Continuing to evolve at an unusually rapid pace, the 1990 Honda Accord started another four-year design cycle for this popular car. That year's Toyota Camry was little changed, as was the market-leading Ford Taurus, so being all new was a sales asset. Honda would follow up for '91 with the first-ever Accord wagons, thus belatedly answering those two rivals. Honda also began adding key new safety features such as antilock brakes (ABS) and front-impact airbags.
1990 Honda Accord
A stem-to-stern redesign for 1990 effectively moved Accord from compact to midsize status. Four-door sedans and two-door coupes returned, but not the sloped-roof two-door hatchback coupes. Wheelbase added 4.7 inches (to 107.1 inches), while overall length stretched an extra 5.1 inches (to 184.8). Styling was evolutionary, so tailored bodylines and a glassy superstructure continued. The main change was at the front, where exposed headlights replaced hidden flip-up lamps.
Also continued were front-wheel drive and a transversely mounted four-cylinder engine, but the familiar 2.0 powerplant was replaced by a new-design 2.2-liter unit, still with single overhead camshaft and offered in two versions, but this time with multipoint fuel injection for both. Horsepower was 125 for the base DX and mainstream LX models, 130 for the top-line EX coupe and sedan (replacing LXi). Transmissions were also new: a five-speed manual and optional four-speed automatic.
The automatic now featured electronic shift control and two shift modes: Normal and Sport. Sport improved acceleration by delaying upshifts to higher rpm than in Normal mode. Despite the larger engines and weight gains of over 200 pounds, Accord's thrifty EPA-rated fuel economy was little changed. As before, all Honda Accords were equipped in front with manual lap belts and motorized shoulder belts, the latter to meet a federal requirement for "passive" occupant restraints.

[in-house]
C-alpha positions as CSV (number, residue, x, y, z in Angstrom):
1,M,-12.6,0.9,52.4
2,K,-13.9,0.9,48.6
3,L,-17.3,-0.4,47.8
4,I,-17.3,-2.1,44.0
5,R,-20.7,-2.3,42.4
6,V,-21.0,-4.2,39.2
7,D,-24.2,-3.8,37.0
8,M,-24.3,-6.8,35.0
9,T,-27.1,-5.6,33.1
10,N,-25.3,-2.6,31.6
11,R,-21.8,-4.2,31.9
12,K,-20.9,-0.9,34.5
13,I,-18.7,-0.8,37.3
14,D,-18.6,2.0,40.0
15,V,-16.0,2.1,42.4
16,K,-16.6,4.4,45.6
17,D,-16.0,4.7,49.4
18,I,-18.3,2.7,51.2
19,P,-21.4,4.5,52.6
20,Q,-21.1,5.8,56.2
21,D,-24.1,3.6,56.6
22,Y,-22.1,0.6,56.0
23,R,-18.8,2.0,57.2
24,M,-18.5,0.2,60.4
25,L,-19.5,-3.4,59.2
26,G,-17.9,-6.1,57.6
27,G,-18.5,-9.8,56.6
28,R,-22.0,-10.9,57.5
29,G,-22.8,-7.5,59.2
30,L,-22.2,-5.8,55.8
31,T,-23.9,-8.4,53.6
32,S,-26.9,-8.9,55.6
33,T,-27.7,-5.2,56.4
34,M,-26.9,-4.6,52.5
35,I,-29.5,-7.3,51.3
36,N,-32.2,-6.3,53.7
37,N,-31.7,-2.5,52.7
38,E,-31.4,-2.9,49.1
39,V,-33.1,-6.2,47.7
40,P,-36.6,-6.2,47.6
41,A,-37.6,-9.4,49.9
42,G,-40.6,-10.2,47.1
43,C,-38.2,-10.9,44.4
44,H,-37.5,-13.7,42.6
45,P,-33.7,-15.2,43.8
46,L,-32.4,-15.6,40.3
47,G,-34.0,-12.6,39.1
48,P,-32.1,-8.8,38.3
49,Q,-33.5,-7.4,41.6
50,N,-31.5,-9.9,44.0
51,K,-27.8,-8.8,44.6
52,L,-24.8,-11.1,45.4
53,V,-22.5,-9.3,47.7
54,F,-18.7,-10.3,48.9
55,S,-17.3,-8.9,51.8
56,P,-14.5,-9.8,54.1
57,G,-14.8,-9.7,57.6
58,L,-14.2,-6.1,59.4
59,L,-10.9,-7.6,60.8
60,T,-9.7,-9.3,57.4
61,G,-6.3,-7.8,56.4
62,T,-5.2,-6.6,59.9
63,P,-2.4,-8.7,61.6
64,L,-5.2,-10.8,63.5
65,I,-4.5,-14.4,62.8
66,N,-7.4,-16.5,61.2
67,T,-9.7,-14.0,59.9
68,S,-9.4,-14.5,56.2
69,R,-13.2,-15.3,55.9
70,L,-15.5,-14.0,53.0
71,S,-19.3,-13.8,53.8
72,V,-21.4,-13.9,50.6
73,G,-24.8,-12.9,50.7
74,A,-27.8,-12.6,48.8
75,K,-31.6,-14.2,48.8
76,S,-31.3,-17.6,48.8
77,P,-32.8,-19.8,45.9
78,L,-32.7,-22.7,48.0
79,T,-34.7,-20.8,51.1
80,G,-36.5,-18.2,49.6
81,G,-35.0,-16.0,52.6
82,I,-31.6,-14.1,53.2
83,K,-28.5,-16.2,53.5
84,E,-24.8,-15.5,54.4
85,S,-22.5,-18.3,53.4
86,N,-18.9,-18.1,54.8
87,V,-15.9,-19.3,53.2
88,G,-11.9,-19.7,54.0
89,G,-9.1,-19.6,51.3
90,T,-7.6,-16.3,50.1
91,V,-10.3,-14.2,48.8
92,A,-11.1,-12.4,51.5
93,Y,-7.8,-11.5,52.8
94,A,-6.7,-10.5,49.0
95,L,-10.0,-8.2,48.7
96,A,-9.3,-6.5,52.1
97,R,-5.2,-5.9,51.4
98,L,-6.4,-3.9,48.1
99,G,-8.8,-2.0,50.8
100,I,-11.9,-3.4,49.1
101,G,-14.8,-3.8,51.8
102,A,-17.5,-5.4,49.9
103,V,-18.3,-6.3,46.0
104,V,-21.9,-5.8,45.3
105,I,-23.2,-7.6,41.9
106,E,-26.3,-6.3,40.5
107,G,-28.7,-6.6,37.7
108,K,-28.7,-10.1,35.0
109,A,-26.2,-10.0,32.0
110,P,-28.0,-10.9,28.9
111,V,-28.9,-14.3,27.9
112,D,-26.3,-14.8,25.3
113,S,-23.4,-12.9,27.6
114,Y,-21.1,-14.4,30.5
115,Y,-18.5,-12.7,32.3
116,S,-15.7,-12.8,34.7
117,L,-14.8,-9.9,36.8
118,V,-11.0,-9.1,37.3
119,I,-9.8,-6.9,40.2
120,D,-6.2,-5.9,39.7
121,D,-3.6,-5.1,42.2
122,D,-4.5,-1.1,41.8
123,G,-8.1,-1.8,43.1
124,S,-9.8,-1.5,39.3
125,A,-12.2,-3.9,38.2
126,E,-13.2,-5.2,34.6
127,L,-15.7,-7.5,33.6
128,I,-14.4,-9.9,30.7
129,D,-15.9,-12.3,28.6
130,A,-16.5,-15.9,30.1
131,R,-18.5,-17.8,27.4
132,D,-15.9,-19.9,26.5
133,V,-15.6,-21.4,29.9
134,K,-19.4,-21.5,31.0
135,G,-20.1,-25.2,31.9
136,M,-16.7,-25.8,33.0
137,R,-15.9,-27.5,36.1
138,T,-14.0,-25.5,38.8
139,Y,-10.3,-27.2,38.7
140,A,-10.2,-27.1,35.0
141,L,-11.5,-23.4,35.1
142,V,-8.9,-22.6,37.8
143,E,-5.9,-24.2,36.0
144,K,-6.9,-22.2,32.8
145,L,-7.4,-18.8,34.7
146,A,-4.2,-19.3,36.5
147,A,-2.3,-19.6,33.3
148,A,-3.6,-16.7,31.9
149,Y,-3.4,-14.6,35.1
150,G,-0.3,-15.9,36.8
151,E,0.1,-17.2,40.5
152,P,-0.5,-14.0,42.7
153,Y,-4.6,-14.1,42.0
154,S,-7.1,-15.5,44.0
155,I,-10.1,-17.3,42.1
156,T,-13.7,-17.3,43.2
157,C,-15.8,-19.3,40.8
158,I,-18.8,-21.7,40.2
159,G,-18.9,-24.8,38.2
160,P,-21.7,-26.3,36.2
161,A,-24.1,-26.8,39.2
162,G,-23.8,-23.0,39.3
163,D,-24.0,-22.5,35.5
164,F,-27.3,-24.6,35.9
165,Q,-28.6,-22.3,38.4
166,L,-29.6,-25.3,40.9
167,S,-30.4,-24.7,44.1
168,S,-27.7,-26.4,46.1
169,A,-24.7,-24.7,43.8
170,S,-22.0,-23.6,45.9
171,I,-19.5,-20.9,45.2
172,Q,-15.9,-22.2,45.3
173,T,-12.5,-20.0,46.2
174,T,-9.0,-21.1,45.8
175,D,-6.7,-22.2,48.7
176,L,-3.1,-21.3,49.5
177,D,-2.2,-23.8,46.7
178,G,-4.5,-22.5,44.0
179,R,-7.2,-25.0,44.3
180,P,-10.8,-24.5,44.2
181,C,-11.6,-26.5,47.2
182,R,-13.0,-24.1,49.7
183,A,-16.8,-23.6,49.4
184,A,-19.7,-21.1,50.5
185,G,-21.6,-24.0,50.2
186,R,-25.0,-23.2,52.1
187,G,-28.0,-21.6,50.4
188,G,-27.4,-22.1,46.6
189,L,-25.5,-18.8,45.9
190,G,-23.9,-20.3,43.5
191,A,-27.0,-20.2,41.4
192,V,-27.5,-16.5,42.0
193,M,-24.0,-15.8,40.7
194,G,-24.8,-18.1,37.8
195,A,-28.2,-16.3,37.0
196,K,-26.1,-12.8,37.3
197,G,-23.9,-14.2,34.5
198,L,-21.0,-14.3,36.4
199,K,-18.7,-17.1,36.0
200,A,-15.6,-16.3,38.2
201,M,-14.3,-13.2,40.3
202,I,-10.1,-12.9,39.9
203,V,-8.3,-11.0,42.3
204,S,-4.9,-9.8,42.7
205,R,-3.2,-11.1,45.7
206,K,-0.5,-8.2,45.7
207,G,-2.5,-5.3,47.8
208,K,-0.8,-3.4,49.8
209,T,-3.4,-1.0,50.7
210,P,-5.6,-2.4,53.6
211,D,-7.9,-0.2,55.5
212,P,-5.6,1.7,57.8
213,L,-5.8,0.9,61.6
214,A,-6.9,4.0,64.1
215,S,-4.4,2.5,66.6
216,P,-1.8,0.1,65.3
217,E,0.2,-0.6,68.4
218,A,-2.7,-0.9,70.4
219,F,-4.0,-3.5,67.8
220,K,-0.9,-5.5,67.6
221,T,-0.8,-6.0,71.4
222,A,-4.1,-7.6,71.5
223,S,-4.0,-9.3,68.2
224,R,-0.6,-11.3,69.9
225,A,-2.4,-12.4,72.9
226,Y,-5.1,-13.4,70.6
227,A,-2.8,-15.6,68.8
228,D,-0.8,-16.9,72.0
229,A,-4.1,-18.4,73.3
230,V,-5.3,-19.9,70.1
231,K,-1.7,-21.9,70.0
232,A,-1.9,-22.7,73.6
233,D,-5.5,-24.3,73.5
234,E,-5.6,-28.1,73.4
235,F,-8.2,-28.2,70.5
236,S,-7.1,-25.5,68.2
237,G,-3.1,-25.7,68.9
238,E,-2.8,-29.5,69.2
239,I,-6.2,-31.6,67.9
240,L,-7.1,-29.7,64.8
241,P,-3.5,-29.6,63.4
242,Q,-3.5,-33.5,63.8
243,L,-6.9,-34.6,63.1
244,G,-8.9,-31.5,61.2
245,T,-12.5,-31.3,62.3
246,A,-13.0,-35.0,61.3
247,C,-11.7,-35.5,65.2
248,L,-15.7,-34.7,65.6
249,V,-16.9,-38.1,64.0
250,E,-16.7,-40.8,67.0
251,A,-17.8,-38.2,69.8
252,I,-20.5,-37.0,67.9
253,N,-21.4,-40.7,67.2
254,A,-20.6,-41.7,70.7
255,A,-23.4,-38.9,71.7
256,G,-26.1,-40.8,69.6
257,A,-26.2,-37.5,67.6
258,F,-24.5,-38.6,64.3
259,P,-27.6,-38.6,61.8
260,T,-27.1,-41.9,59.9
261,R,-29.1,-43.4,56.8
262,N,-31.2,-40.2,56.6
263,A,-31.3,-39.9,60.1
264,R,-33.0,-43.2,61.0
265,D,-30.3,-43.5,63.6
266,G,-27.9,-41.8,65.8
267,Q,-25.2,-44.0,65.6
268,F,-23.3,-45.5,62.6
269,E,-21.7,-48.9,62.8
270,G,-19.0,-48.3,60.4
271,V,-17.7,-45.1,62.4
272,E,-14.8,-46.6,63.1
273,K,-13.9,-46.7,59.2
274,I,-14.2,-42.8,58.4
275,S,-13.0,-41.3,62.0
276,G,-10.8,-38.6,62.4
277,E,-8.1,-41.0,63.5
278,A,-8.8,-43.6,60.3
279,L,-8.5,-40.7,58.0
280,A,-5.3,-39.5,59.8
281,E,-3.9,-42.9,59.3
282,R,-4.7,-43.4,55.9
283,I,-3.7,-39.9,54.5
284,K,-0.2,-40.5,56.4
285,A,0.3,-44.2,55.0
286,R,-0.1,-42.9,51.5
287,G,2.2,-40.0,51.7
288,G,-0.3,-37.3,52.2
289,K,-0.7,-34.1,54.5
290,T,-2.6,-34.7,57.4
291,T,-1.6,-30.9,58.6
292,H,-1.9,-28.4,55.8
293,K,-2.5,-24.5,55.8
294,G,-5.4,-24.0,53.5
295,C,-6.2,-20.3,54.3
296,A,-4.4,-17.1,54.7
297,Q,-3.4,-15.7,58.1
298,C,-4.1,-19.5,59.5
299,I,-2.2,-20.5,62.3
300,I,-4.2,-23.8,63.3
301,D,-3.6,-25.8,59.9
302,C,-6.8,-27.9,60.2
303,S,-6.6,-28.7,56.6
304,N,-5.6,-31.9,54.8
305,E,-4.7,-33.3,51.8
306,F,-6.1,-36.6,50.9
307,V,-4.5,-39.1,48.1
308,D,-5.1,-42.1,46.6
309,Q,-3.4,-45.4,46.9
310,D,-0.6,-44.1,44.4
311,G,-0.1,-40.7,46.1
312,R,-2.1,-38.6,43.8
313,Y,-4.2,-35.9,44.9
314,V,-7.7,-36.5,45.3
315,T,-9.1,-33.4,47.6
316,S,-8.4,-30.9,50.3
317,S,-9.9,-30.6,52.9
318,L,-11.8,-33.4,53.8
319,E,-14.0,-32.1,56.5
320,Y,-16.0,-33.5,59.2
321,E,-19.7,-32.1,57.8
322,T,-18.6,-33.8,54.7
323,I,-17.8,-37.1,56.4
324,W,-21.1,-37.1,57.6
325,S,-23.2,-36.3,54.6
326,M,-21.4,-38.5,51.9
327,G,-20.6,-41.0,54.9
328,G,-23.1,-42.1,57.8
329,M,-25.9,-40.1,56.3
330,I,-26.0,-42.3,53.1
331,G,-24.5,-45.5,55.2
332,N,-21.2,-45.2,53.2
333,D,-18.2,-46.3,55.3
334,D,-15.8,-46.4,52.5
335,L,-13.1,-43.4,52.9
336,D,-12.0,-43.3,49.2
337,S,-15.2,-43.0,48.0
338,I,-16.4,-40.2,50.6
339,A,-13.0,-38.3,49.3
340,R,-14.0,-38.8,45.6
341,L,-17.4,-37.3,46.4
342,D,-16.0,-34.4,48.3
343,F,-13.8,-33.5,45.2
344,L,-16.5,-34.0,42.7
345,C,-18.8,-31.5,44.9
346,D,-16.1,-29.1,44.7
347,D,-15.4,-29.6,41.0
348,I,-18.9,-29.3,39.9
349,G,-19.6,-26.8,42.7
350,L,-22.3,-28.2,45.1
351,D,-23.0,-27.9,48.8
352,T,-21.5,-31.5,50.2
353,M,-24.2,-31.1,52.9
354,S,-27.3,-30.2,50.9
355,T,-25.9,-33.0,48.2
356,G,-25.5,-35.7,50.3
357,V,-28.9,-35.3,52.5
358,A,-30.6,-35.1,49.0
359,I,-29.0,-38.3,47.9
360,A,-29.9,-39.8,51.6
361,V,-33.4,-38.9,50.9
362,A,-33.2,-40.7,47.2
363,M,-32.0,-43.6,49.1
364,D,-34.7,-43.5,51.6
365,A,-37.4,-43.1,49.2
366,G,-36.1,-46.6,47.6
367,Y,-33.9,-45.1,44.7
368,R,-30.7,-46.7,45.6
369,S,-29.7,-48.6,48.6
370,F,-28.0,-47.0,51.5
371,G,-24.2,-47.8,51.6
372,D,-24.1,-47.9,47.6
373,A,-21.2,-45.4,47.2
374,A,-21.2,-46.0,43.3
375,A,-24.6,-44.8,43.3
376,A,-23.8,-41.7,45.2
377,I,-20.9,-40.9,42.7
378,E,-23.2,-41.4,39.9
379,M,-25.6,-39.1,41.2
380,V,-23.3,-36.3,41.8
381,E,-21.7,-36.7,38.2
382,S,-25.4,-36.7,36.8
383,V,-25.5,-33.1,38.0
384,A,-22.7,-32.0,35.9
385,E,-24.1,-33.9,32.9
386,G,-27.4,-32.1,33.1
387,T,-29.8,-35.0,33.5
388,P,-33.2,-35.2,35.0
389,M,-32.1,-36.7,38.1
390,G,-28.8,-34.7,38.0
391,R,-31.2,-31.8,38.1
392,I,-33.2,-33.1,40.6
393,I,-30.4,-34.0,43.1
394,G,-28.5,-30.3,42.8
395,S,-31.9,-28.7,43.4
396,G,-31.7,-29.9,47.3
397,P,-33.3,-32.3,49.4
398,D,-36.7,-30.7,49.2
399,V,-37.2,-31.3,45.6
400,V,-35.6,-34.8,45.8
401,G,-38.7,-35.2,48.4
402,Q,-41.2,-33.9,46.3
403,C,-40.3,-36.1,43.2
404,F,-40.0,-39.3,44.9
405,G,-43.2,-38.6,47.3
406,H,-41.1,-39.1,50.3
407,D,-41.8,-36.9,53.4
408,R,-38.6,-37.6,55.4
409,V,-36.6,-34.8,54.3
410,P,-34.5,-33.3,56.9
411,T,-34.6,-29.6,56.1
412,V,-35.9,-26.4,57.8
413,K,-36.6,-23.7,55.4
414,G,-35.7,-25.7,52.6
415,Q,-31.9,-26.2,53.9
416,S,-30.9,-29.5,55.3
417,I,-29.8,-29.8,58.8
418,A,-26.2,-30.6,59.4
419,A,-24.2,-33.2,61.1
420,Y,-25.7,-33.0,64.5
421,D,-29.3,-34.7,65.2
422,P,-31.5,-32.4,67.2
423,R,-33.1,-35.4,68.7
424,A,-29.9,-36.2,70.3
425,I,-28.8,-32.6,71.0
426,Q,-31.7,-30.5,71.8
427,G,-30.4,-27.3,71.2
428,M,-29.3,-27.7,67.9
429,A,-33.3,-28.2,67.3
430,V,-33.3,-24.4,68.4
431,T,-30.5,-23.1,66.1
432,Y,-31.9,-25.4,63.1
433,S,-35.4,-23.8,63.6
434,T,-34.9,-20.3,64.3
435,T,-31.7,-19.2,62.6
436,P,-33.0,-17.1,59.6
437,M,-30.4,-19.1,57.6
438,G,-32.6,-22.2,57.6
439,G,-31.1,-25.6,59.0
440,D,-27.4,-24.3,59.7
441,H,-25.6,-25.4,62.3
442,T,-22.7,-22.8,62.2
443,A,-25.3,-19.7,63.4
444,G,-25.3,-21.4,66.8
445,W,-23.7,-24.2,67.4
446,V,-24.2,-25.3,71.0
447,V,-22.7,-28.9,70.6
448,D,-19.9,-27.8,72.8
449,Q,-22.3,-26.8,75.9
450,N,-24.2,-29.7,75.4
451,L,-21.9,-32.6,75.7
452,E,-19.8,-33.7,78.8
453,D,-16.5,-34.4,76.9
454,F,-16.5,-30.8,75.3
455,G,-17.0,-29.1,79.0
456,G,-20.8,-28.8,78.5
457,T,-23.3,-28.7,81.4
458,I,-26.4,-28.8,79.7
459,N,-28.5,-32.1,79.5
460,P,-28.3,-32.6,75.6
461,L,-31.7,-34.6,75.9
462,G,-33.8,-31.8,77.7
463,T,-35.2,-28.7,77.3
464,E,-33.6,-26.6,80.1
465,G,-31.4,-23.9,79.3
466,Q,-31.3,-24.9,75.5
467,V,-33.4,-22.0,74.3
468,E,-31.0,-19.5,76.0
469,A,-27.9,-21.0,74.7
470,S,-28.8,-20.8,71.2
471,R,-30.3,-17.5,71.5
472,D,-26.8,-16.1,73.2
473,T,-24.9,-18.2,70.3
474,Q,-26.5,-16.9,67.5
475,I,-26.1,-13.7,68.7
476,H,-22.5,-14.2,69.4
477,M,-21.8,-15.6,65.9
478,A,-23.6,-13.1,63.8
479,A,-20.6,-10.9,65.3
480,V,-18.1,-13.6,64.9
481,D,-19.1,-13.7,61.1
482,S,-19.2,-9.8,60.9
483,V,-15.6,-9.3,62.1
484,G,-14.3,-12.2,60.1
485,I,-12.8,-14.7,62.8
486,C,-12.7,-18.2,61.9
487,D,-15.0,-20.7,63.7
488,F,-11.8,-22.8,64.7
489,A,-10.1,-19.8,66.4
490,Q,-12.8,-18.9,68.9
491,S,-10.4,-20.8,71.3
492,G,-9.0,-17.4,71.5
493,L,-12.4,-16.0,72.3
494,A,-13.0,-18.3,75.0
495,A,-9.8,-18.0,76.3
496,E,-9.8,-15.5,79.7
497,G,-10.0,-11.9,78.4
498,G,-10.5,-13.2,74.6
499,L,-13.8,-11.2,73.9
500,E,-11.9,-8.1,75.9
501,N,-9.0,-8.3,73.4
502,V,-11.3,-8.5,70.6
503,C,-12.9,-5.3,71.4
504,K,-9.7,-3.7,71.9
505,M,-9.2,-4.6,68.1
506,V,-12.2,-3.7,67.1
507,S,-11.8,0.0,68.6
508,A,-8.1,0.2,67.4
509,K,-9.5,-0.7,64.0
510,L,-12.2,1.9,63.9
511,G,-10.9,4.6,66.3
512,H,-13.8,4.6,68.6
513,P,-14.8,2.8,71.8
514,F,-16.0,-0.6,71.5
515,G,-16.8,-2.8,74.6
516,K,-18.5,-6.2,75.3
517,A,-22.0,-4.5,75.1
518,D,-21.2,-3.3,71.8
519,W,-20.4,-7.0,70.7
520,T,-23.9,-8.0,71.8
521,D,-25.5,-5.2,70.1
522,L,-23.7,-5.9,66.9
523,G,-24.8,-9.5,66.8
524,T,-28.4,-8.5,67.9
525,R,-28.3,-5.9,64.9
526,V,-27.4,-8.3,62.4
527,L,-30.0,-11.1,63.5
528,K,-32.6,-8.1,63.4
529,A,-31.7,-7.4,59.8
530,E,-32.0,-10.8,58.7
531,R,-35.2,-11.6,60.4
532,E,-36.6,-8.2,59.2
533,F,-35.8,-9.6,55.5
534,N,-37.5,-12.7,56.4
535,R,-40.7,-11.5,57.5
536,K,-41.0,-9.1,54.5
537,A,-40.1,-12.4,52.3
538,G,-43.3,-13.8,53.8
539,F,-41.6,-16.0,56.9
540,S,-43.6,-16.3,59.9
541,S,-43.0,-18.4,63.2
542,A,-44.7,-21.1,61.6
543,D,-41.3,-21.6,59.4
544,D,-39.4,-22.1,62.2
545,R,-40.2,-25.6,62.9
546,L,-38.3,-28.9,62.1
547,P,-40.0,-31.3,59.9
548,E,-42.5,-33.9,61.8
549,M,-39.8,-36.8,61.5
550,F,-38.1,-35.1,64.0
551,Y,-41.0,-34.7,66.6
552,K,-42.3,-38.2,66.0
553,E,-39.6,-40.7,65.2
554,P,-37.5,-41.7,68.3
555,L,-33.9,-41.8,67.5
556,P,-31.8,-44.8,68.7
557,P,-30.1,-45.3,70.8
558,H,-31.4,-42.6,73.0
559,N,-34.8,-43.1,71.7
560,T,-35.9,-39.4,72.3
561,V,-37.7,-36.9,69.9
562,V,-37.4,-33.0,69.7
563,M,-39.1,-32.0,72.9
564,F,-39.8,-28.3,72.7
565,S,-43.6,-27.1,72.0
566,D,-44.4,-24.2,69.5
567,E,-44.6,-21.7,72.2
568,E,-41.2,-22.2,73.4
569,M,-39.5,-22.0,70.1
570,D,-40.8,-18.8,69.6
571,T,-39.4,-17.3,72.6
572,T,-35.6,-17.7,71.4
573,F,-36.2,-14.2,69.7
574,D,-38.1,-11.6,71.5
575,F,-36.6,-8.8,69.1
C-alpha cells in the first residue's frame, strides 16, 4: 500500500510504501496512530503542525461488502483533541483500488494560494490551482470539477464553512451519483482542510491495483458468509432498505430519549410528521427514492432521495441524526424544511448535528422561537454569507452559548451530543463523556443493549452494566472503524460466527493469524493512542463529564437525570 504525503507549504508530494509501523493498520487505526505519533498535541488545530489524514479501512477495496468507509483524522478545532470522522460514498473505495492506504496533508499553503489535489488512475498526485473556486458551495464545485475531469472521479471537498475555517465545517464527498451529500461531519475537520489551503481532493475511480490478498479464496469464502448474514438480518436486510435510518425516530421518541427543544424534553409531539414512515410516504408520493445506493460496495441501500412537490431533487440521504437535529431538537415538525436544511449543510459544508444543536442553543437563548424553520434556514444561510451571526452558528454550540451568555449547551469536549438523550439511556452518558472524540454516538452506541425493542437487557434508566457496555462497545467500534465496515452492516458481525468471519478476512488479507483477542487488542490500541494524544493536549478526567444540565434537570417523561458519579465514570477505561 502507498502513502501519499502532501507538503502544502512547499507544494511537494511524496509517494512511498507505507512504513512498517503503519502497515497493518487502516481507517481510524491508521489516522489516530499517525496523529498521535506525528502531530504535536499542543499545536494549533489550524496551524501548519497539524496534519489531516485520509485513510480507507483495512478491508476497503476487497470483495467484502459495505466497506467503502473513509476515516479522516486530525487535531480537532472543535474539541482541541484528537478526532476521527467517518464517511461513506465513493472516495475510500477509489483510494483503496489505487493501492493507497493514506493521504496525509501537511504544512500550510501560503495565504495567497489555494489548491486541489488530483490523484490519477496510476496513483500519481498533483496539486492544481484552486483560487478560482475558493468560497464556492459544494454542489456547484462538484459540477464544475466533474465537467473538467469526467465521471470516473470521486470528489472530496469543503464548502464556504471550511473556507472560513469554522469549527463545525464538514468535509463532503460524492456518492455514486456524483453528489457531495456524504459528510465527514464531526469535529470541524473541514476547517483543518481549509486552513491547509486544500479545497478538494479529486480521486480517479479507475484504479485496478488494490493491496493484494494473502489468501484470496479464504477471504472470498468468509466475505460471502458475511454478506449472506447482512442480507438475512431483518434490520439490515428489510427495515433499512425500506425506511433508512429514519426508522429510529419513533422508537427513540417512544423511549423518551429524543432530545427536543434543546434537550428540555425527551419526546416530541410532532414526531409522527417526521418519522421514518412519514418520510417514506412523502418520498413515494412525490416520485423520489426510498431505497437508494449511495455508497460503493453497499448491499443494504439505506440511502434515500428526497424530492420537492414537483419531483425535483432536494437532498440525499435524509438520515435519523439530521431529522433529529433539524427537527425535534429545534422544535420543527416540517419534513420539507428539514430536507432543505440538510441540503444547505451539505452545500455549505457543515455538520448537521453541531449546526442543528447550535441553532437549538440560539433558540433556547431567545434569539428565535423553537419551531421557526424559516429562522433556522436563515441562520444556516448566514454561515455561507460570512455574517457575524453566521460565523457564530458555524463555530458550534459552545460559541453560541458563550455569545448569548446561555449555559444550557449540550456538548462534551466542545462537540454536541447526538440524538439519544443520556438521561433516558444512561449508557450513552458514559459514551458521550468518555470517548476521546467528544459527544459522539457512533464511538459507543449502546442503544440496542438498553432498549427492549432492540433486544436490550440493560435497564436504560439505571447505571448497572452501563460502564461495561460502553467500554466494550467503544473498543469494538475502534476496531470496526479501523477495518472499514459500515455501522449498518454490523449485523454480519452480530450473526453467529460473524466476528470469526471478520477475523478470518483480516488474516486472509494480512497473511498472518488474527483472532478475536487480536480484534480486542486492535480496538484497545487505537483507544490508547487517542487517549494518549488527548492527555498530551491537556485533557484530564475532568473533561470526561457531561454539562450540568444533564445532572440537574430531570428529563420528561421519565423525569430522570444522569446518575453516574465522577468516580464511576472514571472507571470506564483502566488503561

Most 1990 Honda Accord sedans and all coupes sold in the U.S. were sourced from Honda's Ohio plant. Honda said American-built Accords were over 70 percent domestic by content, including labor, a point made to answer criticism that rising demand for all Japanese cars (not just Honda's) was costing jobs in the American auto industry. Per Honda policy, the Accord offered no factory options, the various models being priced separately according to transmission (manual or automatic) and equipment level. This practice would continue into the future.
Consumer Guide had named the Accord a Best Buy on many occasions, and did so again for 1990. After praising the new models on many counts, the editors concluded: "he new Accord's spacious interior, greater refinement, solid construction, improved dynamic qualities and impressive overall quality make it a fine choice, whether you consider it a large compact car or a small midsize."
1991 Honda Accord
The addition of four-door wagons and a premium SE (Special Edition) sedan helped the 1991 Honda Accord nail the number-one spot in U.S. retail car sales for the calendar year. The wagon, designed in the U.S. by Honda's R&D branch, was offered in LX and EX trim and was sourced exclusively form Honda's Ohio factory. It wore specific rear-end styling with a single-piece liftgate. The SE mirrored like-named predecessors in having standard leather upholstery, but was also the first Accord to include four-wheel disc brakes with antilock control, an important plus for active safety. It also boasted 140 horsepower, 10 more than EX models. Previous SE Accords had been issued in the final year of a design generation as a sort of farewell gesture, but that wasn't the case here.